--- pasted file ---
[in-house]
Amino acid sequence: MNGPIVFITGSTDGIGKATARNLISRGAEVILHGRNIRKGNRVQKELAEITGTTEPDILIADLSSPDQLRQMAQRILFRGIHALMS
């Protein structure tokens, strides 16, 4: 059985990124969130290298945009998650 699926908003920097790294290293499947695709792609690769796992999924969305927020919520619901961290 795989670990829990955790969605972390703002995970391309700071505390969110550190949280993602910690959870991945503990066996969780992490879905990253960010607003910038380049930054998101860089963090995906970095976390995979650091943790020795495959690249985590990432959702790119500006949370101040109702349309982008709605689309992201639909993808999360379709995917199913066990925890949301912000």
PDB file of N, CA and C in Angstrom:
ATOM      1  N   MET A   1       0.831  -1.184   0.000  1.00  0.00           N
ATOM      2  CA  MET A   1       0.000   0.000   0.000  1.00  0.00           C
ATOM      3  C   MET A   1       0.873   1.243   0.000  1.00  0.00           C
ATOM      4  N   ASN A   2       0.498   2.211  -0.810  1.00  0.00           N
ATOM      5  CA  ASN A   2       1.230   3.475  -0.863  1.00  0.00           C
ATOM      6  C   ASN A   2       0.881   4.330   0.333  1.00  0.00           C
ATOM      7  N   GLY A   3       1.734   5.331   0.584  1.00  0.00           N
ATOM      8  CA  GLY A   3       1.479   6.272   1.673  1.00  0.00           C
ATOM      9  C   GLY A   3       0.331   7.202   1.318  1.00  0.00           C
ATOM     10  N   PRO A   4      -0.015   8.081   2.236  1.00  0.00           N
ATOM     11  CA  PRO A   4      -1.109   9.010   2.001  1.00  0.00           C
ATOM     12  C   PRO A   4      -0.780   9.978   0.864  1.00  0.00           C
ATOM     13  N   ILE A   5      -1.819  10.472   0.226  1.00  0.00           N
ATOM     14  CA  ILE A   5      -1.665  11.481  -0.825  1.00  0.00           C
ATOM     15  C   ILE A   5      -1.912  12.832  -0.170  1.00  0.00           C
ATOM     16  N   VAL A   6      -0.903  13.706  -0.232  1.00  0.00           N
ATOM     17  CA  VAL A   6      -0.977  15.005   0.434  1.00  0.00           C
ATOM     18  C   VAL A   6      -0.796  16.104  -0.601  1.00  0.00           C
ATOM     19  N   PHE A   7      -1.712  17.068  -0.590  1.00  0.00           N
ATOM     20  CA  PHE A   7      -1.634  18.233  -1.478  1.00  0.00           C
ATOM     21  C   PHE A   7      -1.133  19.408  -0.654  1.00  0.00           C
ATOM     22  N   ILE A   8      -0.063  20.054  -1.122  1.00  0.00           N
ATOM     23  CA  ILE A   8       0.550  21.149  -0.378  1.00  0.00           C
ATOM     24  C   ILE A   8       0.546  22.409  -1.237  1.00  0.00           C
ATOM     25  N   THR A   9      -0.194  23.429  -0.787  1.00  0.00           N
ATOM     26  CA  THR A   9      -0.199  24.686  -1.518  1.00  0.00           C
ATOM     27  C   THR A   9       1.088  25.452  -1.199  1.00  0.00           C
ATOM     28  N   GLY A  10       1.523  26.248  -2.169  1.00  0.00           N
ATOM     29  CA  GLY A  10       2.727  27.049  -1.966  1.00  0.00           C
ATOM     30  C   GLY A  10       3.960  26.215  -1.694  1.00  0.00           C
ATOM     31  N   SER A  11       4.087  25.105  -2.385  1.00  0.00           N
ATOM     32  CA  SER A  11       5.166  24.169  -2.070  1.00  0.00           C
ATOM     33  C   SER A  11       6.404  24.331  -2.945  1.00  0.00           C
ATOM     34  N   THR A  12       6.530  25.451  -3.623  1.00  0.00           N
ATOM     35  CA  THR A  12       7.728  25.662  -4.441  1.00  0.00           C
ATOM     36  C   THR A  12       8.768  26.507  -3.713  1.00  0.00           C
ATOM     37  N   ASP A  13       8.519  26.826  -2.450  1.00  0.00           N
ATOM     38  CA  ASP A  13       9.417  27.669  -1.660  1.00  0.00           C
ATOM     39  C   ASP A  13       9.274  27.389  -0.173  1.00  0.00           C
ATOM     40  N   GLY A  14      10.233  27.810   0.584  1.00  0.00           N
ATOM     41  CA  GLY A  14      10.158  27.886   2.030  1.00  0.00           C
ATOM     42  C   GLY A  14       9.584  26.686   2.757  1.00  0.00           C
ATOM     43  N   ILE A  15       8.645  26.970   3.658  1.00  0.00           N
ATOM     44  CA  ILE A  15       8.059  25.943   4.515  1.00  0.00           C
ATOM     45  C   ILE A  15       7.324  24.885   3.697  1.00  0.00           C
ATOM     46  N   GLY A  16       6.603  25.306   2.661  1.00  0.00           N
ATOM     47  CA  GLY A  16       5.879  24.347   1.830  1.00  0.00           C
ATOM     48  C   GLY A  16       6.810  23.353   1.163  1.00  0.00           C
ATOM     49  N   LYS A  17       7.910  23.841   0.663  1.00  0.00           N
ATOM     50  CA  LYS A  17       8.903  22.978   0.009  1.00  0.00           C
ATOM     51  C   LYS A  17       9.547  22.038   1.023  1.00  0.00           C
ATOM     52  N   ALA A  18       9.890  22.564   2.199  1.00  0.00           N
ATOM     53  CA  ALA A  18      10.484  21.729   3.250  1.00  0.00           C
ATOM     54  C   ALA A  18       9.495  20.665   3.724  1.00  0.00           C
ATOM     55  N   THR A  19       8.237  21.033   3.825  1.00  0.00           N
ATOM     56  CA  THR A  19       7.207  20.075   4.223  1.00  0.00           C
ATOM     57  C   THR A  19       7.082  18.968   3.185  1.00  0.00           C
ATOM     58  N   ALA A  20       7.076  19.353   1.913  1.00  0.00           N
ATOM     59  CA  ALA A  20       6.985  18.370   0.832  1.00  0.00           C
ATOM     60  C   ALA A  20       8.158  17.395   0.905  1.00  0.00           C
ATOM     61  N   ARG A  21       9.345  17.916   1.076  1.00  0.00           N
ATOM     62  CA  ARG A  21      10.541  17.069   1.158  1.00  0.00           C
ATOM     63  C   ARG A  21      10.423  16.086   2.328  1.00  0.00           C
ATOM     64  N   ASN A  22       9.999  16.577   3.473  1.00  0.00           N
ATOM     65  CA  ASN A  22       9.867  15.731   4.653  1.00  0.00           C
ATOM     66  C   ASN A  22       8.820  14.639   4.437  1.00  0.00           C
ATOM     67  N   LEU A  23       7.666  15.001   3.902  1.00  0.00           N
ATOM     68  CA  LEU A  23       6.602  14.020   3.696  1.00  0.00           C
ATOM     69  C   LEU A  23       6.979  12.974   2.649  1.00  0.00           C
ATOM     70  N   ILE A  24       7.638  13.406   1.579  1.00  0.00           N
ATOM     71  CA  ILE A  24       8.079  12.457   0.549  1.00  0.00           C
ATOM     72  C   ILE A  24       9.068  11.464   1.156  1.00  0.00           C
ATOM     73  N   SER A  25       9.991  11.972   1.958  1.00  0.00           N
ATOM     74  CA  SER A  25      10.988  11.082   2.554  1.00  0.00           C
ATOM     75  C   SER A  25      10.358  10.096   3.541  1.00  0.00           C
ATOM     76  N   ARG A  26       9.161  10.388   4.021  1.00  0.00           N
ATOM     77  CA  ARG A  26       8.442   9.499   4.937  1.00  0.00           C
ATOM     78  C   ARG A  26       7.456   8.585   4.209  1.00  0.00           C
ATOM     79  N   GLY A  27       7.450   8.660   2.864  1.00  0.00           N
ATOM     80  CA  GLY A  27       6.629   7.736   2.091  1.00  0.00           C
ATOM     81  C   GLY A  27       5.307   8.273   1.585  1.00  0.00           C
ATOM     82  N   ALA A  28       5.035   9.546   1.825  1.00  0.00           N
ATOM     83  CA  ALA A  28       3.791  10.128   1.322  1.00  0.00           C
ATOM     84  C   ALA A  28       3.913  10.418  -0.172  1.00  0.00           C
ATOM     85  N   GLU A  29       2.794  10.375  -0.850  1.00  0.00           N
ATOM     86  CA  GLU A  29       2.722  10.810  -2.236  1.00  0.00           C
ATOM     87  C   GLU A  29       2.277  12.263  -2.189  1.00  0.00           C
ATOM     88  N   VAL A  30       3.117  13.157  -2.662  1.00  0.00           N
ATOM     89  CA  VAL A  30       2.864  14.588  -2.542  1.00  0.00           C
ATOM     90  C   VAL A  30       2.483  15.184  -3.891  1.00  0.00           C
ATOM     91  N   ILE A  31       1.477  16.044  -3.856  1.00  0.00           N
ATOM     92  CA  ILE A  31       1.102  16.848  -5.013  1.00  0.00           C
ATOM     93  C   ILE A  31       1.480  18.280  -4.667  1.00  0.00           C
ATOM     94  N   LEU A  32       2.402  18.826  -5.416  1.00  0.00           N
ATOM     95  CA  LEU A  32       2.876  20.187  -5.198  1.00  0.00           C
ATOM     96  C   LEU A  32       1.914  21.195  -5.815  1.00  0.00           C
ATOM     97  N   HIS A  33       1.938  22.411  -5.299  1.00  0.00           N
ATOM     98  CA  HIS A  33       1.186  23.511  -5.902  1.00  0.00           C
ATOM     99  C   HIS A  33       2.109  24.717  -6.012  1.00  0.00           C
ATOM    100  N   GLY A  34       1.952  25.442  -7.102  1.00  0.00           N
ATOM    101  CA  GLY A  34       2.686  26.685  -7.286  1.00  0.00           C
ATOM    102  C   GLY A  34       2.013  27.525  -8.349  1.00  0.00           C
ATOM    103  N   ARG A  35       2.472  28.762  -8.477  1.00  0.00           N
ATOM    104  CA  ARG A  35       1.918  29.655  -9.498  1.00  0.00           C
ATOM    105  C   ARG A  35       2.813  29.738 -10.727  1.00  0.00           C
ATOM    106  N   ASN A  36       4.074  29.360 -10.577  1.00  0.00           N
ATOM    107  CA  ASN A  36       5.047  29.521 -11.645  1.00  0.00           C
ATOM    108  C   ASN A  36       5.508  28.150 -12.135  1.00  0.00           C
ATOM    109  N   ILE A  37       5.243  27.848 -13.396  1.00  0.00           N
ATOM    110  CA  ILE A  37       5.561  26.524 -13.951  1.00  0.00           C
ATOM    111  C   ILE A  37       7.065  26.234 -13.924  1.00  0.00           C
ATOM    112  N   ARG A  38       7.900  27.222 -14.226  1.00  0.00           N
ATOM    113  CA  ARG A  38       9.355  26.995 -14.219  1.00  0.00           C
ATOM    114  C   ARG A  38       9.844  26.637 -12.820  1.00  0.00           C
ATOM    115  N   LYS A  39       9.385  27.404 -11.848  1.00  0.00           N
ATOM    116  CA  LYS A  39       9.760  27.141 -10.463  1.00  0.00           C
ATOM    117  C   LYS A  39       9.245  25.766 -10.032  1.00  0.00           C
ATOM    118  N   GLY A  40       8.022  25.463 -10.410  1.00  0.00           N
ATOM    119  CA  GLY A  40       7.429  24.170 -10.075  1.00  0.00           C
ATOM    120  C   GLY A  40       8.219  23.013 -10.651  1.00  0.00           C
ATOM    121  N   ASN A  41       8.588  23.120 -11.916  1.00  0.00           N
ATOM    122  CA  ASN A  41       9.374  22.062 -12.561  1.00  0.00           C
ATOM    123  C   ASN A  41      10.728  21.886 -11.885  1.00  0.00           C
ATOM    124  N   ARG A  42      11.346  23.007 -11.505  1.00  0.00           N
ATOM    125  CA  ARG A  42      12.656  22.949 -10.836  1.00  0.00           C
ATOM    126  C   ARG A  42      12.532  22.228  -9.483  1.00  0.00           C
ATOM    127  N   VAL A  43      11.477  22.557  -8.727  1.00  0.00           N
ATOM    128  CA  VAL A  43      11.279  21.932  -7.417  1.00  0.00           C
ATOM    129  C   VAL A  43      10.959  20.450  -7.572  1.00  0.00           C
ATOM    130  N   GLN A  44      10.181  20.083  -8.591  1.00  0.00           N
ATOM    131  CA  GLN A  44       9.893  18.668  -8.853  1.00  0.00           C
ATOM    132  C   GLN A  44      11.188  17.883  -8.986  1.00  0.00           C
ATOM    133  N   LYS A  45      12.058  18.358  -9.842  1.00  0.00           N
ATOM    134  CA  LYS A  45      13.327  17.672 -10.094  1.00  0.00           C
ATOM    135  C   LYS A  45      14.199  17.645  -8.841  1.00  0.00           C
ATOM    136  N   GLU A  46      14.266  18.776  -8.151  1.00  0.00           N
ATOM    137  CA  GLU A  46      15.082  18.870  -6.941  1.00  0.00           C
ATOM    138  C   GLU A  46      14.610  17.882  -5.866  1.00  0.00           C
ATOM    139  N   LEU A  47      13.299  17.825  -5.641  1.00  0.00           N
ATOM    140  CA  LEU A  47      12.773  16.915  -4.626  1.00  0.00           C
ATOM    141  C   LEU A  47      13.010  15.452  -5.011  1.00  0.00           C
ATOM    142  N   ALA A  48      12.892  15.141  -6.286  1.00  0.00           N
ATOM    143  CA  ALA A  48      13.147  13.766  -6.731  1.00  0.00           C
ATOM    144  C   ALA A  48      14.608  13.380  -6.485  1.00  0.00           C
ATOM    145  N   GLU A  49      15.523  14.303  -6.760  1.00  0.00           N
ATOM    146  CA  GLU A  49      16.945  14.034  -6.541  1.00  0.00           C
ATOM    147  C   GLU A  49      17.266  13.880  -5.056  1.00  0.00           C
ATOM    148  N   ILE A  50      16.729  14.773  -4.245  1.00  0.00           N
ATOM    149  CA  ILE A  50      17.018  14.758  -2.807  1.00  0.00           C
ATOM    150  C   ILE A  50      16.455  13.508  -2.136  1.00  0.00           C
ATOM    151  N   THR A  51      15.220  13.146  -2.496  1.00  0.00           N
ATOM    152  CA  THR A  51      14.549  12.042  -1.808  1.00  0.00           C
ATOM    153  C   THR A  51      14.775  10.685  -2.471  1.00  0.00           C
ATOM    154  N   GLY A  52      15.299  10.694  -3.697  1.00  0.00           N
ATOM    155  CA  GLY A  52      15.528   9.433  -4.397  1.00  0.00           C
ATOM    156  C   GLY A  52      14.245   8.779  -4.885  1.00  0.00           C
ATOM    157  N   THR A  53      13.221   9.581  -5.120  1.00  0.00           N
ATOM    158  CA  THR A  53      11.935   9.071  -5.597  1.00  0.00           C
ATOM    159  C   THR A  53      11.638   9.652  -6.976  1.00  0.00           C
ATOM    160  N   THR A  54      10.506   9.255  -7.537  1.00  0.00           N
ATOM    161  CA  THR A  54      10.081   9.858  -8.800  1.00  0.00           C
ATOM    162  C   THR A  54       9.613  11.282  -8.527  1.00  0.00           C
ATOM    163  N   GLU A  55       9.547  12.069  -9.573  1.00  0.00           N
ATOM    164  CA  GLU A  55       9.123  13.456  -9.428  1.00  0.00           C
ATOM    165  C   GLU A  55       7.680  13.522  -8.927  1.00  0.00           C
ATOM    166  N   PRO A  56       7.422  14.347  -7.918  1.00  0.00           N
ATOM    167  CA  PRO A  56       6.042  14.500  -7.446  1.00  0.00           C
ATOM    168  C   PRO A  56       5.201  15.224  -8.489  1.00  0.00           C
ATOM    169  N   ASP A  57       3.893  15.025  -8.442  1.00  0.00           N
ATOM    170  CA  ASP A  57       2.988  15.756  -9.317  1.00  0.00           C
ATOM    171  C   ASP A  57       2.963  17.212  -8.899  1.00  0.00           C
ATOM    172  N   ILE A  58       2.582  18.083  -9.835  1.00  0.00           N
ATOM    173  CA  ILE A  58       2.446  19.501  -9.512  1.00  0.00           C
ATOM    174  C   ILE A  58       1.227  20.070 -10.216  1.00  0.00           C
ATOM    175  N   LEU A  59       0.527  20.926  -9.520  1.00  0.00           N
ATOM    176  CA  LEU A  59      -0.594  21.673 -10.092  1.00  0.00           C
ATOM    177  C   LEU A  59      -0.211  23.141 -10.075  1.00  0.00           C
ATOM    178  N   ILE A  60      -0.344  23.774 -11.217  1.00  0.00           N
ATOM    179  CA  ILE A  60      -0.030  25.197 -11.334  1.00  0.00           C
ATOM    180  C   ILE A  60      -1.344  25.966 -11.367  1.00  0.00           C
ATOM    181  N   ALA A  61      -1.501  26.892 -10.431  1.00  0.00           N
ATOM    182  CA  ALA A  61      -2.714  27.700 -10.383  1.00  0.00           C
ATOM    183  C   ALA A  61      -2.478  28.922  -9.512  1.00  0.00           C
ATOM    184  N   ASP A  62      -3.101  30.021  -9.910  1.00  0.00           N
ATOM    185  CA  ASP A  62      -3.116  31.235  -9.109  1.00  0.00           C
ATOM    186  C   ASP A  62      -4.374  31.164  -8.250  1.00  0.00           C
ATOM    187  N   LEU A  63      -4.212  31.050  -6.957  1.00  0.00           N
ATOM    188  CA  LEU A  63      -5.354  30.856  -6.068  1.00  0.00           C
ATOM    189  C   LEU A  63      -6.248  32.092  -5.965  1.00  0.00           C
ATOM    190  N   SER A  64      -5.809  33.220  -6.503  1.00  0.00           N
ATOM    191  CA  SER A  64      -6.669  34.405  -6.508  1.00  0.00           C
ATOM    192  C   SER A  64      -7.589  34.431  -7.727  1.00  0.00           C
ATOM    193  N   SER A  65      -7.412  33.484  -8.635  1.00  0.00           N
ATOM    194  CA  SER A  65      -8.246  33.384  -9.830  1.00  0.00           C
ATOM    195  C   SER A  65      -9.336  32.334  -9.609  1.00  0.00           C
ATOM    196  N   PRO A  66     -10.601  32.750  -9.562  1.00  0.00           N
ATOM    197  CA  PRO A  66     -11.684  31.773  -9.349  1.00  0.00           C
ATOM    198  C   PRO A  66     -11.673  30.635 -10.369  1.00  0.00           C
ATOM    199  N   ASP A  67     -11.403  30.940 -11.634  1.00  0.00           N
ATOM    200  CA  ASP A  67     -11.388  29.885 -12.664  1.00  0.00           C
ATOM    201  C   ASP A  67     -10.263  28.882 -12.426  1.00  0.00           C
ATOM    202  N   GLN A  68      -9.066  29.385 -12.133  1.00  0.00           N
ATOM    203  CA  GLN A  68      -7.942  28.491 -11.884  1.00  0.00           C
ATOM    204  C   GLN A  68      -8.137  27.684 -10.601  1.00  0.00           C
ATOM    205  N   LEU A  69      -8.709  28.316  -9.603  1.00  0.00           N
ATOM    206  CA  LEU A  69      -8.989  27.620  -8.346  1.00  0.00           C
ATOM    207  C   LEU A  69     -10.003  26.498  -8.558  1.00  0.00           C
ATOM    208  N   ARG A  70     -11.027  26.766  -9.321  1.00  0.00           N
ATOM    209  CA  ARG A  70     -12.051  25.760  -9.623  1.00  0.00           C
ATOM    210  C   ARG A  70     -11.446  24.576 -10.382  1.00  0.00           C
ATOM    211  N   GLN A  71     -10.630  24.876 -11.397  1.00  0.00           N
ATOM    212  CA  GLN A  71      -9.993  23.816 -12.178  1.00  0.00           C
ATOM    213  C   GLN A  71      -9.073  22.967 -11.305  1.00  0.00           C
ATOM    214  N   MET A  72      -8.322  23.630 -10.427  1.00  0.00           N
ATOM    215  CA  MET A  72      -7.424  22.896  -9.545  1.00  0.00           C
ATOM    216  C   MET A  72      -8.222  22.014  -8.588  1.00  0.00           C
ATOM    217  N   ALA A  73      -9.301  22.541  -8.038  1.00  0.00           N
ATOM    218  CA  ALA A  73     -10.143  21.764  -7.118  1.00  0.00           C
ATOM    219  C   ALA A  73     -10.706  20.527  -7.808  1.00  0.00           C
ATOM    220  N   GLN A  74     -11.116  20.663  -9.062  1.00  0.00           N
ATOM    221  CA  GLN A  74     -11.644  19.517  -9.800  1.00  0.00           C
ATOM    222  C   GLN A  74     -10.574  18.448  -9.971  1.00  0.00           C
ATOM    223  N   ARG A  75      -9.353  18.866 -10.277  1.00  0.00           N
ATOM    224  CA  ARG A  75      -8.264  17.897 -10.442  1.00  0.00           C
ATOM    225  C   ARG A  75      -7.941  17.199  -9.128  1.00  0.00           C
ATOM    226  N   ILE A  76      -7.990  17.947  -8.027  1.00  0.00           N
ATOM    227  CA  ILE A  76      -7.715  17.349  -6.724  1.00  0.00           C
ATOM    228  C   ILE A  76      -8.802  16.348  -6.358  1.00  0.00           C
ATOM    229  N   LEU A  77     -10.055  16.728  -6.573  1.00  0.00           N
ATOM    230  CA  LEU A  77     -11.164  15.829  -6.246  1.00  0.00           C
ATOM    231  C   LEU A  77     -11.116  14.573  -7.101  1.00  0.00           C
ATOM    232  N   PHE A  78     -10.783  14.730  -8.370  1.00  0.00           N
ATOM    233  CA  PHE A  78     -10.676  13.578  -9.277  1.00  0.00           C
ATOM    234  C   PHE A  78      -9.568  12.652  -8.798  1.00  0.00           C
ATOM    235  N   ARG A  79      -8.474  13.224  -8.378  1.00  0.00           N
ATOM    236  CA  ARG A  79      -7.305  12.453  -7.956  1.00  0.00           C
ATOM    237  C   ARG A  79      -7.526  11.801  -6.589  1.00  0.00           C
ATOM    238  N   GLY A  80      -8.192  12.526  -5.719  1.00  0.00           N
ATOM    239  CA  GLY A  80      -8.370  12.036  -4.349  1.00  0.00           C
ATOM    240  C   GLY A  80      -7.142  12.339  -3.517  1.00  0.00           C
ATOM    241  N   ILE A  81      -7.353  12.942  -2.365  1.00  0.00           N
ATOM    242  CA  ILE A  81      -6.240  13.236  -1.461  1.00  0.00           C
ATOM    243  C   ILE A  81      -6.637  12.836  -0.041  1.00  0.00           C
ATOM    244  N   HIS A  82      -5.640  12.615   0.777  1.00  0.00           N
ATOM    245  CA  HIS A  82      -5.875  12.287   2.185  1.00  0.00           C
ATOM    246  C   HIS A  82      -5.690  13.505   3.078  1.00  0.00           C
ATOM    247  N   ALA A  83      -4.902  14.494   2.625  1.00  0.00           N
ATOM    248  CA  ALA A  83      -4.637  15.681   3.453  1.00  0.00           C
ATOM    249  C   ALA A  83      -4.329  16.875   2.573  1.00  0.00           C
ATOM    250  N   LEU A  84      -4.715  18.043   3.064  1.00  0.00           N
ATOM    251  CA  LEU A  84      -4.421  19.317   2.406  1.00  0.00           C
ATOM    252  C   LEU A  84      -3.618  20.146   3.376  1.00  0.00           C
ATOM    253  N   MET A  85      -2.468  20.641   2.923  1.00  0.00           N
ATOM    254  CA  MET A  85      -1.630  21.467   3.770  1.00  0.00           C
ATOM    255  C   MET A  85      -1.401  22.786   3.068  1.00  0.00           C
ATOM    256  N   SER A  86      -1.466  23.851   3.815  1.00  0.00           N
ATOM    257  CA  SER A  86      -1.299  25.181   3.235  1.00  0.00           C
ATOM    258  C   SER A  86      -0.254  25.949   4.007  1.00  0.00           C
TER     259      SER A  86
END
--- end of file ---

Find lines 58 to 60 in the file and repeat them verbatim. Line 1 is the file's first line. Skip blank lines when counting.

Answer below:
ATOM     54  C   ALA A  18       9.495  20.665   3.724  1.00  0.00           C
ATOM     55  N   THR A  19       8.237  21.033   3.825  1.00  0.00           N
ATOM     56  CA  THR A  19       7.207  20.075   4.223  1.00  0.00           C